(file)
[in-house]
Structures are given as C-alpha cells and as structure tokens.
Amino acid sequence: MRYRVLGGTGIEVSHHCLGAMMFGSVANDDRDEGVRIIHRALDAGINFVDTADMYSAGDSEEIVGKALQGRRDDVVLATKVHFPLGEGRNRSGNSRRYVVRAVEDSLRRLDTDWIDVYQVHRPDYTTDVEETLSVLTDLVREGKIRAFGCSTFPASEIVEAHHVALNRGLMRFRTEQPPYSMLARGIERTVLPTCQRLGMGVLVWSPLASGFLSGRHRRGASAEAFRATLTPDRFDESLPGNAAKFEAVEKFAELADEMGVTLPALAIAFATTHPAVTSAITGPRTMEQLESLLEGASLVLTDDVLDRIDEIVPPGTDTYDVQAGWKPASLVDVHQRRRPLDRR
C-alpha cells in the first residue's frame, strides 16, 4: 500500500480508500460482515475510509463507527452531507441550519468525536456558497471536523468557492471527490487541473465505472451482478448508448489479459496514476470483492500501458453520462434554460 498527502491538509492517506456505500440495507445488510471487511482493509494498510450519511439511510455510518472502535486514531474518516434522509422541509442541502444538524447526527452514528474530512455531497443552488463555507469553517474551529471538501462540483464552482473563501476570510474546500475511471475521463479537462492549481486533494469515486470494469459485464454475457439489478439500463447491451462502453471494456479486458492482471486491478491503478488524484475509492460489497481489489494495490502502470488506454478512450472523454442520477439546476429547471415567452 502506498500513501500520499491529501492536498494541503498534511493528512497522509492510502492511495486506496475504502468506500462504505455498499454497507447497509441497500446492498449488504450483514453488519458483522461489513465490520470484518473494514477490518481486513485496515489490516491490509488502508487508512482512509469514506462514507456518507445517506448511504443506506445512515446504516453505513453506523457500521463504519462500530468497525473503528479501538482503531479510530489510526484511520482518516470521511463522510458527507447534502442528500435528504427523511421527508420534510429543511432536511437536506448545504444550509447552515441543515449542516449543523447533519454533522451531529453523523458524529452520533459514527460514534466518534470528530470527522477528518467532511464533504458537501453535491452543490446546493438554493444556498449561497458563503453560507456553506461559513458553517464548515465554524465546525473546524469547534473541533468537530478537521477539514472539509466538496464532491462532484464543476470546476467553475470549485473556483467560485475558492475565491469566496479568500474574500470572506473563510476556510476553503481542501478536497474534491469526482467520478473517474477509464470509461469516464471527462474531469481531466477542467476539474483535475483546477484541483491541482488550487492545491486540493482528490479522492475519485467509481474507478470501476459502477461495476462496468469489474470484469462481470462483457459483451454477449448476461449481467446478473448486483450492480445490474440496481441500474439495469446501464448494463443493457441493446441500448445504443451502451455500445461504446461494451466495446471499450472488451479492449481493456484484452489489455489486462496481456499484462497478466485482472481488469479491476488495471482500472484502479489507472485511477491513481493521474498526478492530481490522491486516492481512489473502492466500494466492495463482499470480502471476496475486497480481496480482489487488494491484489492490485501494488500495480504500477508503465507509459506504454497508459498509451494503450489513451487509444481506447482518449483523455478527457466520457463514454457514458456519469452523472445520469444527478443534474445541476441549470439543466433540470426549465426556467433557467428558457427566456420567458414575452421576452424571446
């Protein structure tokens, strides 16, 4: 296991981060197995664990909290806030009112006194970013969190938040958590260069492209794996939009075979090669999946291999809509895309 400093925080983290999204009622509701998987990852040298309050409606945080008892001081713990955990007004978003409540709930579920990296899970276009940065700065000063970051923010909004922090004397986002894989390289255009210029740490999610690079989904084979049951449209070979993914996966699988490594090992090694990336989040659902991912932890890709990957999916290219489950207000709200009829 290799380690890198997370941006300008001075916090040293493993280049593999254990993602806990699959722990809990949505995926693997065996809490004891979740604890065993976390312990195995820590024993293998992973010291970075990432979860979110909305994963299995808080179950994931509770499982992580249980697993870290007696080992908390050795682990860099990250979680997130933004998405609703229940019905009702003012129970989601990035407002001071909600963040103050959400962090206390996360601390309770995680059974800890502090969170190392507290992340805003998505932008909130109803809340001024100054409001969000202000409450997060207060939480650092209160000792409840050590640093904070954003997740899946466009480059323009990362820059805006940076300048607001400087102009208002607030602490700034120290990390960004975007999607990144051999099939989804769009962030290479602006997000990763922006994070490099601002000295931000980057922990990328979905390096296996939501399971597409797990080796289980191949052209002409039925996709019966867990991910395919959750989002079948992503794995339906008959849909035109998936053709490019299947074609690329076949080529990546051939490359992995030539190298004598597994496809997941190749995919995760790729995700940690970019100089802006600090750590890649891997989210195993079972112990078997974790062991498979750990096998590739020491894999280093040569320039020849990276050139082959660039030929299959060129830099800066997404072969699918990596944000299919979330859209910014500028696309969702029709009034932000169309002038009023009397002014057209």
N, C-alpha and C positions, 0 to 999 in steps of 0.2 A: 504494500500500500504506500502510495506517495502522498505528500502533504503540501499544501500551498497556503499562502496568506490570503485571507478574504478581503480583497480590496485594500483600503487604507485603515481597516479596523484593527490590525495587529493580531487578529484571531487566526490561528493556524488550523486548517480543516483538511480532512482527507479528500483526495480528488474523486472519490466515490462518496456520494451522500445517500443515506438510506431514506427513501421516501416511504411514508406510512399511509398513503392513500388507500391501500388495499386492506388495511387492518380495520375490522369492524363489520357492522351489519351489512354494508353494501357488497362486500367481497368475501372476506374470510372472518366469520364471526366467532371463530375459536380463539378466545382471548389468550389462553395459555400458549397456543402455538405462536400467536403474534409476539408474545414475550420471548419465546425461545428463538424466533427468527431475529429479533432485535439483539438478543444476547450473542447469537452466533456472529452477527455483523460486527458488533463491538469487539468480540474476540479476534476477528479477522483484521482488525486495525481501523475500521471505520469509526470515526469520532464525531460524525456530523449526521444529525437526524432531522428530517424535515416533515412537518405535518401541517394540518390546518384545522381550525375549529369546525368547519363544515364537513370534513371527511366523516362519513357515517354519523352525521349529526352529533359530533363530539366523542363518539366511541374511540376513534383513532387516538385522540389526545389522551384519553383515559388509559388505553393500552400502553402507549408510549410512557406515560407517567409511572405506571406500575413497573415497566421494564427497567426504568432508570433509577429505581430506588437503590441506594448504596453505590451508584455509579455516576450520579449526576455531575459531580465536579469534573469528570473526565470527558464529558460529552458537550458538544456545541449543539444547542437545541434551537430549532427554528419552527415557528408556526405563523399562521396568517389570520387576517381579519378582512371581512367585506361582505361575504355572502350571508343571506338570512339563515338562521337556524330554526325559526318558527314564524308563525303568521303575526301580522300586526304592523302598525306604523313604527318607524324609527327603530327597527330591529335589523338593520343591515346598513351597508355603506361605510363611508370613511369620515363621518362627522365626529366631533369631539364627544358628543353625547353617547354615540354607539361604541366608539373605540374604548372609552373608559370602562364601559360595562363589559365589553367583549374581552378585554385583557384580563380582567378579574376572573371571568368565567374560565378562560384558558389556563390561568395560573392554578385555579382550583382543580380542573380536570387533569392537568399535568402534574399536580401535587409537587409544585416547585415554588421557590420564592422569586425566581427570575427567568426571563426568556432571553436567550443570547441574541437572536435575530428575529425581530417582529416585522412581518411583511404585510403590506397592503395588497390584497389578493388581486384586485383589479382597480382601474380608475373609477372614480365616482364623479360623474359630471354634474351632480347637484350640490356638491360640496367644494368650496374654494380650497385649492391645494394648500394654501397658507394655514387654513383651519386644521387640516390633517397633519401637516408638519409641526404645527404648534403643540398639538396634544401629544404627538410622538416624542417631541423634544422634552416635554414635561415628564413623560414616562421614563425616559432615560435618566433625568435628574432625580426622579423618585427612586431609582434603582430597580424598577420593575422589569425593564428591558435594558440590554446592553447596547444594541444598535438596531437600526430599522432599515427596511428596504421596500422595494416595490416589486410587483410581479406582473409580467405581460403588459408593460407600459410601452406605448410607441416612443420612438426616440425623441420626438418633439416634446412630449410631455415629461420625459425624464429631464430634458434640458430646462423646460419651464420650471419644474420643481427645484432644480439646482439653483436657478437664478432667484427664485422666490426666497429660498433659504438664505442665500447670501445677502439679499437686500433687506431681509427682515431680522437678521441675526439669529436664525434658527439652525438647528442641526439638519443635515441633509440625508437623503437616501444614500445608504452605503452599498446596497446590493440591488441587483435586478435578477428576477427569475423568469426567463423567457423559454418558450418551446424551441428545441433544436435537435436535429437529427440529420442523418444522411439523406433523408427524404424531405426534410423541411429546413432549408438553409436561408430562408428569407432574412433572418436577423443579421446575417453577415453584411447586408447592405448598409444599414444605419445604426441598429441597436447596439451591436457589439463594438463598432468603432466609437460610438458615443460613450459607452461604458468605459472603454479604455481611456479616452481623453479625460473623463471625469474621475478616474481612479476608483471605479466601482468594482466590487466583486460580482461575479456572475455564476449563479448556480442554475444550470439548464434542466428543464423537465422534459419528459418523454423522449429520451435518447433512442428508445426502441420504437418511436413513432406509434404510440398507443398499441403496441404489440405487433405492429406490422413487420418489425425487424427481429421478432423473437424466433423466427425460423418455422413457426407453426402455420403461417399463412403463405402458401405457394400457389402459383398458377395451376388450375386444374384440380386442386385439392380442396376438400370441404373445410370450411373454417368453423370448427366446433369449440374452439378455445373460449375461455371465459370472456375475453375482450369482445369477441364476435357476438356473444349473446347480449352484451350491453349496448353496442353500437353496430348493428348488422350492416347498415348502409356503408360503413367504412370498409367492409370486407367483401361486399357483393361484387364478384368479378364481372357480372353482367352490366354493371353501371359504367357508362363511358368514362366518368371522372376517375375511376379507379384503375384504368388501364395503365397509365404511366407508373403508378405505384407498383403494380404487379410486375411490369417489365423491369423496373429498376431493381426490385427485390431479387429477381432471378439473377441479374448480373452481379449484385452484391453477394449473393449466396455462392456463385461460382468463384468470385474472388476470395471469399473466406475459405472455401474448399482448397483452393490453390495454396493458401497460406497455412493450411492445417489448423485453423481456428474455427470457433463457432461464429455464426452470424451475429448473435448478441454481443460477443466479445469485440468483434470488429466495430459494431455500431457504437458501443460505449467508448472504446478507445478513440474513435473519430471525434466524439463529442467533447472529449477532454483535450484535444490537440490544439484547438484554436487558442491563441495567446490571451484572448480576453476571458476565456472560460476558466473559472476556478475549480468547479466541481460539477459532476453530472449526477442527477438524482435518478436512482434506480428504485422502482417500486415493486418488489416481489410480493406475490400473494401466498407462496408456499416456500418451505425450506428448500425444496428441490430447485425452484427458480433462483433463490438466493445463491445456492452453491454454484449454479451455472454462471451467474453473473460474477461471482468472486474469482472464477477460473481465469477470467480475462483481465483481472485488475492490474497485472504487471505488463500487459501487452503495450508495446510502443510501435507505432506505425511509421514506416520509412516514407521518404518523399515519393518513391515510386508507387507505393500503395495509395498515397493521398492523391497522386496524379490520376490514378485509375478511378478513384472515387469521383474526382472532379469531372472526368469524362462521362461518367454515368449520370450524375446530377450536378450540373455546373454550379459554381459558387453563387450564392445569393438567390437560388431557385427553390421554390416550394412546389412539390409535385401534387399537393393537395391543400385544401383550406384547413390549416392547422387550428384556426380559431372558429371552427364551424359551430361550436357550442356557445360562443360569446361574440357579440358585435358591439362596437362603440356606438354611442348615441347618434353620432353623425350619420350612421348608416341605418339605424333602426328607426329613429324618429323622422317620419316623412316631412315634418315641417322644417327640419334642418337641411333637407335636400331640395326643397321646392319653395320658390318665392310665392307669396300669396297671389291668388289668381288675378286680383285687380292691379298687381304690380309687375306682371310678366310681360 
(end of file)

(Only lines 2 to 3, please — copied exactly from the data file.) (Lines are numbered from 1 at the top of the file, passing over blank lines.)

Structures are given as C-alpha cells and as structure tokens.
Amino acid sequence: MRYRVLGGTGIEVSHHCLGAMMFGSVANDDRDEGVRIIHRALDAGINFVDTADMYSAGDSEEIVGKALQGRRDDVVLATKVHFPLGEGRNRSGNSRRYVVRAVEDSLRRLDTDWIDVYQVHRPDYTTDVEETLSVLTDLVREGKIRAFGCSTFPASEIVEAHHVALNRGLMRFRTEQPPYSMLARGIERTVLPTCQRLGMGVLVWSPLASGFLSGRHRRGASAEAFRATLTPDRFDESLPGNAAKFEAVEKFAELADEMGVTLPALAIAFATTHPAVTSAITGPRTMEQLESLLEGASLVLTDDVLDRIDEIVPPGTDTYDVQAGWKPASLVDVHQRRRPLDRR